Amidst all the debates about how Spotify is changing music, and what the long term effects of this might be for the industry and consumers, one thing remains clear – it’s a brilliant way of discovering new music and re-discovering tunes you’ve loved and lost.
I’ve benefitted from this greatly in the last few weeks and have a stock of playlists that are providing new delights on a daily basis. For example, only yesterday my birthday was made all the more enjoyable by discovering Great Lake Swimmers, a band from Toronto I’d never previously heard of, whose album ‘Ongiara’ provided a great soundtrack to a relaxing afternoon thanks to my fabulous new Sony laptop speakers.
The only downside though, is that it’s all really easy. Type in the name of the artist or song, and a split-second later you either have what you’re looking for, or you don’t, because it’s not in the library yet. Despite the ludicrous convenience of being able to do this so quickly and for free it is somehow less satisfying than spending ages tracking down an obscure album yourself by trawling through the CD racks of whatever independent record stores you can find still in business.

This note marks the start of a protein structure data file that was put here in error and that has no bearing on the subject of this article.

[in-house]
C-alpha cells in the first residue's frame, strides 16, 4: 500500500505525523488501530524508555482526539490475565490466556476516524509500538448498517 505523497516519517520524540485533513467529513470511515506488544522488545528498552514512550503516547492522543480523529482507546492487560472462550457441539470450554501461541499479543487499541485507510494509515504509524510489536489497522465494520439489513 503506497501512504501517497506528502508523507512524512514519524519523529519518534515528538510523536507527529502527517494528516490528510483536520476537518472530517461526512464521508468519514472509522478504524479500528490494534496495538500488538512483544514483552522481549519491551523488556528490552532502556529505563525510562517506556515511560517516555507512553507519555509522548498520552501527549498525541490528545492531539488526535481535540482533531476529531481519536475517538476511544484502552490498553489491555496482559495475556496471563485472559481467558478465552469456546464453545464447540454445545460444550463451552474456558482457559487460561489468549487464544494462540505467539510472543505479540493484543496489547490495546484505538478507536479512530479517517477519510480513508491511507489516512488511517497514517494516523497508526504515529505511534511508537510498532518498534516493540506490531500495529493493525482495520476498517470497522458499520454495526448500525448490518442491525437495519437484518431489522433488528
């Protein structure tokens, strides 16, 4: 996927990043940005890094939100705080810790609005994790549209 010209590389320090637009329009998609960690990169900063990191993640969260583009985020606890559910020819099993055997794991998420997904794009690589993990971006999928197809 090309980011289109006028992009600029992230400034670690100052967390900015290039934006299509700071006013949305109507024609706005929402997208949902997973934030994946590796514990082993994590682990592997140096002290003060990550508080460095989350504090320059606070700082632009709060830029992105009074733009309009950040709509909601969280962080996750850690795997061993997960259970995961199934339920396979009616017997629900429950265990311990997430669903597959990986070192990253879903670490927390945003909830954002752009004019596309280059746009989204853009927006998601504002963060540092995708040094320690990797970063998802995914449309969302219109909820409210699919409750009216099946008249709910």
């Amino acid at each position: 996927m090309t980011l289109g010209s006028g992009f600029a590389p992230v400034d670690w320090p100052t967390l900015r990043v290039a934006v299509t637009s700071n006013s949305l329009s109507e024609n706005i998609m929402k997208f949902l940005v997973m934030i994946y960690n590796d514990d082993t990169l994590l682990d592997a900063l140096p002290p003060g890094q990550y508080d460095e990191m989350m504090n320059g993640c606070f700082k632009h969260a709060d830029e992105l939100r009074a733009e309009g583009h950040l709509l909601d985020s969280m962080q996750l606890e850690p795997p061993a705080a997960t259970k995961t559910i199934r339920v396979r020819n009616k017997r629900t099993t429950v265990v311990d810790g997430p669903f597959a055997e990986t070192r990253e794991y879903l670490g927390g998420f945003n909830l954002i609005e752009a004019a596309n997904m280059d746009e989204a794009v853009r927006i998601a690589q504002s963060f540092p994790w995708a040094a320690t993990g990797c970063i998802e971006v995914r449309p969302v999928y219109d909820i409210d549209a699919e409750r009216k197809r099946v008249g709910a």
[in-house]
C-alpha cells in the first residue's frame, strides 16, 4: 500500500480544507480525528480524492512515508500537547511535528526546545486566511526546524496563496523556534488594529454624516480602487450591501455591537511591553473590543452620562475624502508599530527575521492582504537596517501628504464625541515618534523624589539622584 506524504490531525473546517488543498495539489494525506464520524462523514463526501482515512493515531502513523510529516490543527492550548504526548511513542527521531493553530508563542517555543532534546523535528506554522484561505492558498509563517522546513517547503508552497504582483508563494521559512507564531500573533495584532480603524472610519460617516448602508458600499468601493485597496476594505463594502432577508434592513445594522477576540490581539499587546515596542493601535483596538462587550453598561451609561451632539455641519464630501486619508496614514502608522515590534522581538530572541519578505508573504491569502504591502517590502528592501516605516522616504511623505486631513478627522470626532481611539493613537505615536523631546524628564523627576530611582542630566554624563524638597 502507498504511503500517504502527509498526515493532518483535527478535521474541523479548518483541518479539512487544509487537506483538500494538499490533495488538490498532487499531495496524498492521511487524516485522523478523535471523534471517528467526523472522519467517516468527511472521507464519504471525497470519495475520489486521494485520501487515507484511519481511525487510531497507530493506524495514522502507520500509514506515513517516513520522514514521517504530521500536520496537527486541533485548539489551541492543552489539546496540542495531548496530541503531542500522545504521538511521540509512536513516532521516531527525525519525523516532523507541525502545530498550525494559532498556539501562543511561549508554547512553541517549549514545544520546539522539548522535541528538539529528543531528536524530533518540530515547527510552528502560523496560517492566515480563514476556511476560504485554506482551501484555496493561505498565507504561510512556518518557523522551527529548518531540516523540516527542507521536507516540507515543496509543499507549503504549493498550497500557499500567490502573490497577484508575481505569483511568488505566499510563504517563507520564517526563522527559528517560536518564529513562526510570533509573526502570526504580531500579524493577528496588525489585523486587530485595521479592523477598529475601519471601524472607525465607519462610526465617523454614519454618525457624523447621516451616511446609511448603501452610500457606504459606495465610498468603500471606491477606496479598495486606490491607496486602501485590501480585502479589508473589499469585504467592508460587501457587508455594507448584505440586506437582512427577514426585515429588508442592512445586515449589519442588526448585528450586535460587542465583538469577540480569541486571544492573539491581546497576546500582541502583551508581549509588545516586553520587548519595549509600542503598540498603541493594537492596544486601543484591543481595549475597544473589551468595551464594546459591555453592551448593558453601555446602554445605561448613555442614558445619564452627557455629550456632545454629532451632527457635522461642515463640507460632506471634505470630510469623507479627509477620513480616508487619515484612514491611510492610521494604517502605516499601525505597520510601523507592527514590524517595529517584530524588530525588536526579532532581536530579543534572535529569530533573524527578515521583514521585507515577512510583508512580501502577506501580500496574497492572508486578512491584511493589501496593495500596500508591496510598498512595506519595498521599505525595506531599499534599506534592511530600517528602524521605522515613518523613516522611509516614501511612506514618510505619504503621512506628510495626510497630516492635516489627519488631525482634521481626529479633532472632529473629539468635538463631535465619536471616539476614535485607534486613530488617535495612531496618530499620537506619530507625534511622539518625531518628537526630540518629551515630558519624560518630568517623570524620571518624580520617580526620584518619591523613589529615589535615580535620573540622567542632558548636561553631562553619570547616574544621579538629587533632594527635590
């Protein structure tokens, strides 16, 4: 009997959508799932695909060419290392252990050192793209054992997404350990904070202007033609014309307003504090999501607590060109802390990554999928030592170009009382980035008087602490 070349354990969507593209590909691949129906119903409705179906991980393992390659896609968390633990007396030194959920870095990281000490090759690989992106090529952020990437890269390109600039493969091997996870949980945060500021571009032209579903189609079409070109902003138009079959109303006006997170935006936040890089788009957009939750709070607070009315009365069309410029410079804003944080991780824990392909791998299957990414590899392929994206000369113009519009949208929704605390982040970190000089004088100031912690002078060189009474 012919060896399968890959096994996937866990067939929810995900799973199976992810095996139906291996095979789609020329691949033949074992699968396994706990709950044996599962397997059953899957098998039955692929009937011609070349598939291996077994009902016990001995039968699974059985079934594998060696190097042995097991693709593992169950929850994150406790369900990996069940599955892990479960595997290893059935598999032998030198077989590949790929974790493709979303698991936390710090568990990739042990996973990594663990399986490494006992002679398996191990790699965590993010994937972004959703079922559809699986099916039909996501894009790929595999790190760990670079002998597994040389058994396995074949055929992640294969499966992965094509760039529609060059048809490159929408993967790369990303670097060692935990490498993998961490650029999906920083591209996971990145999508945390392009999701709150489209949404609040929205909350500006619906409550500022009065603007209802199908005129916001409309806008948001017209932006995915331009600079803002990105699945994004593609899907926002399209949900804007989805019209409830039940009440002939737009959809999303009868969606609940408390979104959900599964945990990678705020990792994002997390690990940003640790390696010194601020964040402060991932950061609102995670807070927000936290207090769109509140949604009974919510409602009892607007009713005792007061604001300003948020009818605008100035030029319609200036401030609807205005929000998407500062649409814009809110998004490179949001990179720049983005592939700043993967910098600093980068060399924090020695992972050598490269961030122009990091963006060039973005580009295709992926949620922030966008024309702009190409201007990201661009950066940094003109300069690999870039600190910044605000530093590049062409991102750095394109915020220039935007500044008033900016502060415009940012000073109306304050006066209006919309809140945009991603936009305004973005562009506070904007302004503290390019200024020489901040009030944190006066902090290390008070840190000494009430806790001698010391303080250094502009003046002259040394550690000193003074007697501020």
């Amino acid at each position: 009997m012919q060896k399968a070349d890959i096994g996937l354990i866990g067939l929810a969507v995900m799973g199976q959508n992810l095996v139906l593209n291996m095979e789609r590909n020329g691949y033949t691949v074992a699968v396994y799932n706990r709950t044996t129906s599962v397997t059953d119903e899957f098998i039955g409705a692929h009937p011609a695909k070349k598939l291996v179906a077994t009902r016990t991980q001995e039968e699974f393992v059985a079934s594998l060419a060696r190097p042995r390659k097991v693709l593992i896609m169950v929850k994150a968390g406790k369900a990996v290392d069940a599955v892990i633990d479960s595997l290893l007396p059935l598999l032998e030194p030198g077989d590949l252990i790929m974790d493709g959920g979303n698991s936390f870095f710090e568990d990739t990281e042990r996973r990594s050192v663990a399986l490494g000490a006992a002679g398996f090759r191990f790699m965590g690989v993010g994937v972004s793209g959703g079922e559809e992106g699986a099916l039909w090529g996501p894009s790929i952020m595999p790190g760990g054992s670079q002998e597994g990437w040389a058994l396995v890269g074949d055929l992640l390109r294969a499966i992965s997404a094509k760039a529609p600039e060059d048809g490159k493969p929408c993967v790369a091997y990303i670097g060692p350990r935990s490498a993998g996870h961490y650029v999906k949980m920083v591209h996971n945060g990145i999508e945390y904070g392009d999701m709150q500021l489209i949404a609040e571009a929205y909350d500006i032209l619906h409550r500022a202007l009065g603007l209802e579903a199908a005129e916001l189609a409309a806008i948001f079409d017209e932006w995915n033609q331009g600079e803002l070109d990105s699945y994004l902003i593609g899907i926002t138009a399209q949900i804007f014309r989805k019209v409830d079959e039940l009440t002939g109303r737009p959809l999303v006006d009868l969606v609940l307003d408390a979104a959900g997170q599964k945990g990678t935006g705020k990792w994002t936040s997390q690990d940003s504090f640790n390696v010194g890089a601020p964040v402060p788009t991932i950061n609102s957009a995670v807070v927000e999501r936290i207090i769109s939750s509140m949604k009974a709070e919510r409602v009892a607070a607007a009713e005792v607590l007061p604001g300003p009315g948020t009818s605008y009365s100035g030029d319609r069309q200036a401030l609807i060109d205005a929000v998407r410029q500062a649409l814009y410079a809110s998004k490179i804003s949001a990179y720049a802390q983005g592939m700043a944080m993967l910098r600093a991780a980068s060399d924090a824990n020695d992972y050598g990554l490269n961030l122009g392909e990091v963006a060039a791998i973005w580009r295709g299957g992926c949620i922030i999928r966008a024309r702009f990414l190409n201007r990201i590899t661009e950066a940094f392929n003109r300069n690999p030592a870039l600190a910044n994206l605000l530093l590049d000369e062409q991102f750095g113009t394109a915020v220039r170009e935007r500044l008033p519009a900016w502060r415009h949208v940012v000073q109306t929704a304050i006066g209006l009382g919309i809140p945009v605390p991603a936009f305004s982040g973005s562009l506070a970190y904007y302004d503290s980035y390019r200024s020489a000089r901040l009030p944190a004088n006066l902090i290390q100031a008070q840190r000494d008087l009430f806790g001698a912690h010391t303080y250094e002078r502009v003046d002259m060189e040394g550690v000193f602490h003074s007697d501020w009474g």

I’m sure I’m not alone in revelling in the thrill of the chase, and the immense sense of satisfaction you feel when you finally corner your quarry and bring back the spoils. Here are three of my most pleasing ‘old school’ searches for albums/songs that would probably be filed under ‘obscure’:
What treasures lurk within the racks?
‘Century Flower’ by Shelleyan Orphan
Tracked down in Toronto
Many moons ago, during the early days of The Tube, Channel 4’s first and probably best music show, I saw a performance of a song by Shelleyan Orphan which transfixed me. An impressionable teenager with artistic tendencies, seeing a band named after a Romantic Poet and featuring a pre-Raphelite beauty playing a cello, on a song that sounded like nothing I’d previously encountered, it was bound to leave a significant mark.